Mosses and their friends – grasses and herbs – do more than just ensure a rich diversity of common plant species: they also provide a home for species that are rare in Svalbard. Insect and microorganism diversity is high in productive vegetation, and moss tundra provides vital food for Svalbard’s endemic animals, the Svalbard reindeer and the Svalbard rock ptarmigan. Herbs and grasses decompose quickly, keeping nutrients in circulation. Grass roots can stabilise the soil, and a thick carpet of moss keeps the ground cold, so that the permafrost thaws more slowly and little of the “old” carbon that is locked below the surface is not released to the atmosphere. Moss tundra is an important part of the landscape and a distinctive arctic ecosystem – and it has the potential to change rapidly. The tiny herbs, the somewhat anonymous grasses and the ubiquitous mosses that together form the moss tundra vegetation serve as “cornerstones”, forming the foundation on which much of the terrestrial arctic ecosystem rests.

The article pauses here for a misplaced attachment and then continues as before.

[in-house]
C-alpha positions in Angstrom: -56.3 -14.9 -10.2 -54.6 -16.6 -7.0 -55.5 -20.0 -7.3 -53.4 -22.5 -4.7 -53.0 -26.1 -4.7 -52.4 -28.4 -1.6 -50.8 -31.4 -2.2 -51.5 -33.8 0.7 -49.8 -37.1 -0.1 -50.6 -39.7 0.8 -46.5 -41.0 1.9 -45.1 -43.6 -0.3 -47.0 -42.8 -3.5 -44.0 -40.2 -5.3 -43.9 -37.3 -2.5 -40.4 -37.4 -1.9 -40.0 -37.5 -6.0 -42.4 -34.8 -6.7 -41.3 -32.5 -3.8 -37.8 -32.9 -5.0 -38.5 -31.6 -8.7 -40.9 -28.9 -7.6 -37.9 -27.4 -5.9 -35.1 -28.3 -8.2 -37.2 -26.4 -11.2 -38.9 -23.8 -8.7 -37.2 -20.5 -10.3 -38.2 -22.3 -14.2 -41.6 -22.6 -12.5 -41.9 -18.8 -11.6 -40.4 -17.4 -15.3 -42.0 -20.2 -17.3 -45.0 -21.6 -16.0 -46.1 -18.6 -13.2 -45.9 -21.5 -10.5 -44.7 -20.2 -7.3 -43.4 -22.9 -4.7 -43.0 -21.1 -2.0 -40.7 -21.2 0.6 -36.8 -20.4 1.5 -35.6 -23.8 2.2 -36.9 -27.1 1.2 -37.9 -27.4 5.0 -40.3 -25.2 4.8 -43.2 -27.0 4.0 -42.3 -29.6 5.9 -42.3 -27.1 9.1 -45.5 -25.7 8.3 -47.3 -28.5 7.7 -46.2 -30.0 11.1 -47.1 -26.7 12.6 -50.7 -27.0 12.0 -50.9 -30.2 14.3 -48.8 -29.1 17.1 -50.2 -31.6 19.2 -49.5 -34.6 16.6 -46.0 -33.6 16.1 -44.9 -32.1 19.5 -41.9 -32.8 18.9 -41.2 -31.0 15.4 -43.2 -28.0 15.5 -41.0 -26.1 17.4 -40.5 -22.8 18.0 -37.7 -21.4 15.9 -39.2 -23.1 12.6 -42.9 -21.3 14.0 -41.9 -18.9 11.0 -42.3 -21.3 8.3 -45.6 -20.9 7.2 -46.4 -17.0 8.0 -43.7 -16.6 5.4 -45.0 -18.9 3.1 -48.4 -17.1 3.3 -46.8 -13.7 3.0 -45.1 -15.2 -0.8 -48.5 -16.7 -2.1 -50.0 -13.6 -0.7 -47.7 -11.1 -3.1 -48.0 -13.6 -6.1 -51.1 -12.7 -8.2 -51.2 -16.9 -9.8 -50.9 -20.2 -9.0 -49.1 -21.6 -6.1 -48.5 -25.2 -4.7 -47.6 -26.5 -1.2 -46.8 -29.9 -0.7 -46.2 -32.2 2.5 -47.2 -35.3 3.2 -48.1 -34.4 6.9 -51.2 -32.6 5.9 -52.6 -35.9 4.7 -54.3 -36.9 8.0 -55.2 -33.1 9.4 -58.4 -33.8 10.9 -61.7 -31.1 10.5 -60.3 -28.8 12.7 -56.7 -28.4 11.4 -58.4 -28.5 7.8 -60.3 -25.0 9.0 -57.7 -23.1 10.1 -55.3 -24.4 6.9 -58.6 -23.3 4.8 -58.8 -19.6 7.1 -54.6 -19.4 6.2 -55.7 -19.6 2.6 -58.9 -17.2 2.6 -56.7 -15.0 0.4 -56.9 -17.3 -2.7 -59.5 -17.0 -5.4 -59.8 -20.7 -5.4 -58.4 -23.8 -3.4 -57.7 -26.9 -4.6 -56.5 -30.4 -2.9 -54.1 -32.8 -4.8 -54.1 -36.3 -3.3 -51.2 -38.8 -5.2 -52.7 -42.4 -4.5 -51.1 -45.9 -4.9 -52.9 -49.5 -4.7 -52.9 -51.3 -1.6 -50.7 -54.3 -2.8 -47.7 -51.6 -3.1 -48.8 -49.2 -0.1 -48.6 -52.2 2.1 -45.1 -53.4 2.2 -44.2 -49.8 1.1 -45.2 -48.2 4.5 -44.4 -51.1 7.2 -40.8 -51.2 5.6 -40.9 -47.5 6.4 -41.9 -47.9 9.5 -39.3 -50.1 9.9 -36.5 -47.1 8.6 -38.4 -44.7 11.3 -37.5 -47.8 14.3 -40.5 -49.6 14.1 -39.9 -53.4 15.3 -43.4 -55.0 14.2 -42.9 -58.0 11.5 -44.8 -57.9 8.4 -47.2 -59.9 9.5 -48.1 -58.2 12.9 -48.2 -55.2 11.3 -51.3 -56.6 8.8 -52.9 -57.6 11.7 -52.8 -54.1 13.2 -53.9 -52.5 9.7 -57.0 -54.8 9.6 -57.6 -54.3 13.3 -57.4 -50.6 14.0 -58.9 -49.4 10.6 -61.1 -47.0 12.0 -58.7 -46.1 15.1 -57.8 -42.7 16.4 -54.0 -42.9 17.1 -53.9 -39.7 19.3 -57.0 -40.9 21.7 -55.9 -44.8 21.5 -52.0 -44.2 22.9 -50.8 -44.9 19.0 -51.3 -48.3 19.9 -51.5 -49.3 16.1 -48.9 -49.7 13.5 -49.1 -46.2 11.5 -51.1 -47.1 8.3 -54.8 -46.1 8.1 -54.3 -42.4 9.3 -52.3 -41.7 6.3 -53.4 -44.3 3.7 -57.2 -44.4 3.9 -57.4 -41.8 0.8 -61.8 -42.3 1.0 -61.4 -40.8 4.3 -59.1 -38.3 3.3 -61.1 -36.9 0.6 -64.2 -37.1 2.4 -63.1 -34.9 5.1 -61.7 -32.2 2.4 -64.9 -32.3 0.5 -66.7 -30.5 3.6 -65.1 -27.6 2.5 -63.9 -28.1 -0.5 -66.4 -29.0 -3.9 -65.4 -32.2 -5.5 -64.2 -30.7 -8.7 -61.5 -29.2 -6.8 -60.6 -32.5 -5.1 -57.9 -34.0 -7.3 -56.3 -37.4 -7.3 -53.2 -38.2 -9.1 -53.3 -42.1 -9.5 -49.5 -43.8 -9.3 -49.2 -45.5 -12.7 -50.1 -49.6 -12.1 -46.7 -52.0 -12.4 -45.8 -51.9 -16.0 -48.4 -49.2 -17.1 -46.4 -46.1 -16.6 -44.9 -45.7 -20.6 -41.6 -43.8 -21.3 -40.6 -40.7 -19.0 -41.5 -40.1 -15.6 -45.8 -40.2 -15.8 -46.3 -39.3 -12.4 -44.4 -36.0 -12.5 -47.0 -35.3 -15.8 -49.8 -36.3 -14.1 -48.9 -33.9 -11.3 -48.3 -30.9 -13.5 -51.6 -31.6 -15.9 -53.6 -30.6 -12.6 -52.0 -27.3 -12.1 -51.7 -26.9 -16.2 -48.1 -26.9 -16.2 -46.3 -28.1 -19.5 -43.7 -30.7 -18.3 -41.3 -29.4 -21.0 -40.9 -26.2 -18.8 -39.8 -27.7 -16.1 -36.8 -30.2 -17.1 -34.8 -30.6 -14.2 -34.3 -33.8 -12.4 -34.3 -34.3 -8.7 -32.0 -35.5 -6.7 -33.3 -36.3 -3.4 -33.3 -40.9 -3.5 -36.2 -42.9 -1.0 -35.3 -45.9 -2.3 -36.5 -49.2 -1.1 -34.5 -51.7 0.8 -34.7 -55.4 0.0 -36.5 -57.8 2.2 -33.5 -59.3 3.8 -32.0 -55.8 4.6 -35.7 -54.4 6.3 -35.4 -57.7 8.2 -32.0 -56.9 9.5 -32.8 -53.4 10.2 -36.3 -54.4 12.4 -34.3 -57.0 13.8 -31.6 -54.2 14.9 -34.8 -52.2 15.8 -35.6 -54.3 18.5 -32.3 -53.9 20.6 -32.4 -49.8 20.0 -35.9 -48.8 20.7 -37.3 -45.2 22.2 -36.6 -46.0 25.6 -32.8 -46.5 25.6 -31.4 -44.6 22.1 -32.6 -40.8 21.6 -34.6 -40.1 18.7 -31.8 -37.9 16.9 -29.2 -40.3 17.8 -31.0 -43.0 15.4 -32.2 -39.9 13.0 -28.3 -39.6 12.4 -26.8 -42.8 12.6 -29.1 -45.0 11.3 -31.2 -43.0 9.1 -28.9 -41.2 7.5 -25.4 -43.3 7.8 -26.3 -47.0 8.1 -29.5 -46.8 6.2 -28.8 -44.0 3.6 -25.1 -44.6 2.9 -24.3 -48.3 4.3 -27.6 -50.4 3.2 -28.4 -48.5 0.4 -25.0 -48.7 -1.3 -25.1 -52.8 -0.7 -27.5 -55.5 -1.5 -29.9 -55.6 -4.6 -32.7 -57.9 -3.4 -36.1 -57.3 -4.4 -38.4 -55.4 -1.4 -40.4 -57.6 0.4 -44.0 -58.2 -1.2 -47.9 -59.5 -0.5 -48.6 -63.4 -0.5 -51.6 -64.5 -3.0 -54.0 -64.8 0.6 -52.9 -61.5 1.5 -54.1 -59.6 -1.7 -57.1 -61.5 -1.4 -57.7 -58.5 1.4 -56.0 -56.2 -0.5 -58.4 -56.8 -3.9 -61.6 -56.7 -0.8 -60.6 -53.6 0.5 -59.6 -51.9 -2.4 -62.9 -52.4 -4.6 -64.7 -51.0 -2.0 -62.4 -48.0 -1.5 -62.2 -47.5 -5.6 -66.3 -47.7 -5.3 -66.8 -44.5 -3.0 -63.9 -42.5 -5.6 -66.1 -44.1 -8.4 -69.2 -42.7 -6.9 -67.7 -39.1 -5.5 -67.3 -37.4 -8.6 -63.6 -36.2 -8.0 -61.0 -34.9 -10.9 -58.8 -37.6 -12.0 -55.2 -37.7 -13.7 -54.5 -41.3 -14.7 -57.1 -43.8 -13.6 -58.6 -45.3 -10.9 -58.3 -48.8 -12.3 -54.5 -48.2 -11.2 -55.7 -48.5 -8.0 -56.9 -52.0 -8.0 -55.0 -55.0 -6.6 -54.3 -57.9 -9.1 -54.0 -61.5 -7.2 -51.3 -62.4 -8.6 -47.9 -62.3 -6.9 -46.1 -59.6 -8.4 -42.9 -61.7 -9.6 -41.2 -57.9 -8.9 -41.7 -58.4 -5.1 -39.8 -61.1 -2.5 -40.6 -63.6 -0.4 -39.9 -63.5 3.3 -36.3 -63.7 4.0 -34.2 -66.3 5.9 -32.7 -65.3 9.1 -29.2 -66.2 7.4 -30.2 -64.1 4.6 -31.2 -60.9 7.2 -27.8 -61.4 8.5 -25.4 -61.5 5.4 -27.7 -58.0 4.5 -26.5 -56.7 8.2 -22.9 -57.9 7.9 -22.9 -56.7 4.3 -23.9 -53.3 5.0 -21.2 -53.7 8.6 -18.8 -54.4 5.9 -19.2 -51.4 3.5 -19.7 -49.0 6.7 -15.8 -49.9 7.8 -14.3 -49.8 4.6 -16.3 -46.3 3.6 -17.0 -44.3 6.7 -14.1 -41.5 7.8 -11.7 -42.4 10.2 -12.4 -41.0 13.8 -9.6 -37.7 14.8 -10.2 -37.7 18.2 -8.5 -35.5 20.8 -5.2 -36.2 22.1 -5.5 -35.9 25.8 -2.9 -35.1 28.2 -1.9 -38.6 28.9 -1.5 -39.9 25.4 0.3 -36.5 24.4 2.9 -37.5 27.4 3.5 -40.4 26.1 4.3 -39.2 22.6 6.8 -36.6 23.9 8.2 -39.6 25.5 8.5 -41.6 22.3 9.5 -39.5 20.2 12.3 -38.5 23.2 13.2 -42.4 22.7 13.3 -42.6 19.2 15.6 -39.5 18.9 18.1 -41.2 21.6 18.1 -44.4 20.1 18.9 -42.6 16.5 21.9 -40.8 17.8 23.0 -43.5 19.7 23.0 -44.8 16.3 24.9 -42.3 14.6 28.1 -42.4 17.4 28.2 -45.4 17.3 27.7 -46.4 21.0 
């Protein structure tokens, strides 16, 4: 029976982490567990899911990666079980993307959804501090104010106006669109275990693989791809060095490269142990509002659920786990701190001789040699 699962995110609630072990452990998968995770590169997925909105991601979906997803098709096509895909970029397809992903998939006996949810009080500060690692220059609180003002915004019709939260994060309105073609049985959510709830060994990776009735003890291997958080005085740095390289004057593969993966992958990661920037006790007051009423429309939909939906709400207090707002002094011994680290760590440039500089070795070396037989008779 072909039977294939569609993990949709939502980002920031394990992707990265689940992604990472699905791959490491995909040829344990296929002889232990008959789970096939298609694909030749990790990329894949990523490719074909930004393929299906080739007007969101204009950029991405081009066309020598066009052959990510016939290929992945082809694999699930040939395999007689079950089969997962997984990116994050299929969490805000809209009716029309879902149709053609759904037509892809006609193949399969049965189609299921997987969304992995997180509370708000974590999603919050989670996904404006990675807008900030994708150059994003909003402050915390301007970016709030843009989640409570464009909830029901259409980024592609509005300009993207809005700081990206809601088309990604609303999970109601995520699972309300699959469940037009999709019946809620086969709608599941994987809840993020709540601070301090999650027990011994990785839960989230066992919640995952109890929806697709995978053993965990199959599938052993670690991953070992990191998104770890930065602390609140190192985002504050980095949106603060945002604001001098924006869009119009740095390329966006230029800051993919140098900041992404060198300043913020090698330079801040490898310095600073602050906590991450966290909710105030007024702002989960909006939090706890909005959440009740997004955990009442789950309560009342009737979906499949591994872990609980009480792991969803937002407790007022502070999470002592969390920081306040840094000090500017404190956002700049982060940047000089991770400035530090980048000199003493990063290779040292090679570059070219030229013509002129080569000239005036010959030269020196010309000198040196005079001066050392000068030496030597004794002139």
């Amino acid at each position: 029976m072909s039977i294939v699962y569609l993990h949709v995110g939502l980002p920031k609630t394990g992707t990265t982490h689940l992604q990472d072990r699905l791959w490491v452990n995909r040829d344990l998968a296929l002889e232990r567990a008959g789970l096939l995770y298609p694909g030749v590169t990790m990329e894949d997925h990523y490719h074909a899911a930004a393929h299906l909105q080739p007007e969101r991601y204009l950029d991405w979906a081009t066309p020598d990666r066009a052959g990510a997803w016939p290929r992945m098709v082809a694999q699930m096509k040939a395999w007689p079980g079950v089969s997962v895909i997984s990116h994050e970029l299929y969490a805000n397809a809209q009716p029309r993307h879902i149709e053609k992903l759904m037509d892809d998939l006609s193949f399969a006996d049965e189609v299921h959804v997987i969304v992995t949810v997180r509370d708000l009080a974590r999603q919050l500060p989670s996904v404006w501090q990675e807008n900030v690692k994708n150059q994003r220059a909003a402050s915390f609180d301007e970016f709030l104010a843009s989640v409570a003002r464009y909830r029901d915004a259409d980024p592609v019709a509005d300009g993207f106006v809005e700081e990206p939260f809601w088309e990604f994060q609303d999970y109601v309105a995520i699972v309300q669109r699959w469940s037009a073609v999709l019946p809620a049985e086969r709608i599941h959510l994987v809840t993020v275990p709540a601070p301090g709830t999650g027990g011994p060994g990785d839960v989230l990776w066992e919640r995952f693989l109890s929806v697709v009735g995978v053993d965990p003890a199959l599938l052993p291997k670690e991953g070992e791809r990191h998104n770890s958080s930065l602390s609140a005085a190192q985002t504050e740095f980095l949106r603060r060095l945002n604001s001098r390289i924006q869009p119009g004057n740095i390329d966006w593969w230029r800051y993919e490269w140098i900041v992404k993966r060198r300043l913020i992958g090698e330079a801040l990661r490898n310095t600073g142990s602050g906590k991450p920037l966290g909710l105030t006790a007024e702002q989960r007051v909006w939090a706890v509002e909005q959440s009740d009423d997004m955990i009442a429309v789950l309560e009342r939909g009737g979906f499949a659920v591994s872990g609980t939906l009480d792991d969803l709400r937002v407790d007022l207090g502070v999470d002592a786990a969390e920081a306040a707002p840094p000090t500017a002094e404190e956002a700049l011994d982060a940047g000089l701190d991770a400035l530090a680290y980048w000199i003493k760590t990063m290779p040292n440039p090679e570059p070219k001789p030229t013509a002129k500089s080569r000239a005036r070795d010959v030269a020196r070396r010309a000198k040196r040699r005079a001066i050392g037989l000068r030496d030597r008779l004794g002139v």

The wild cards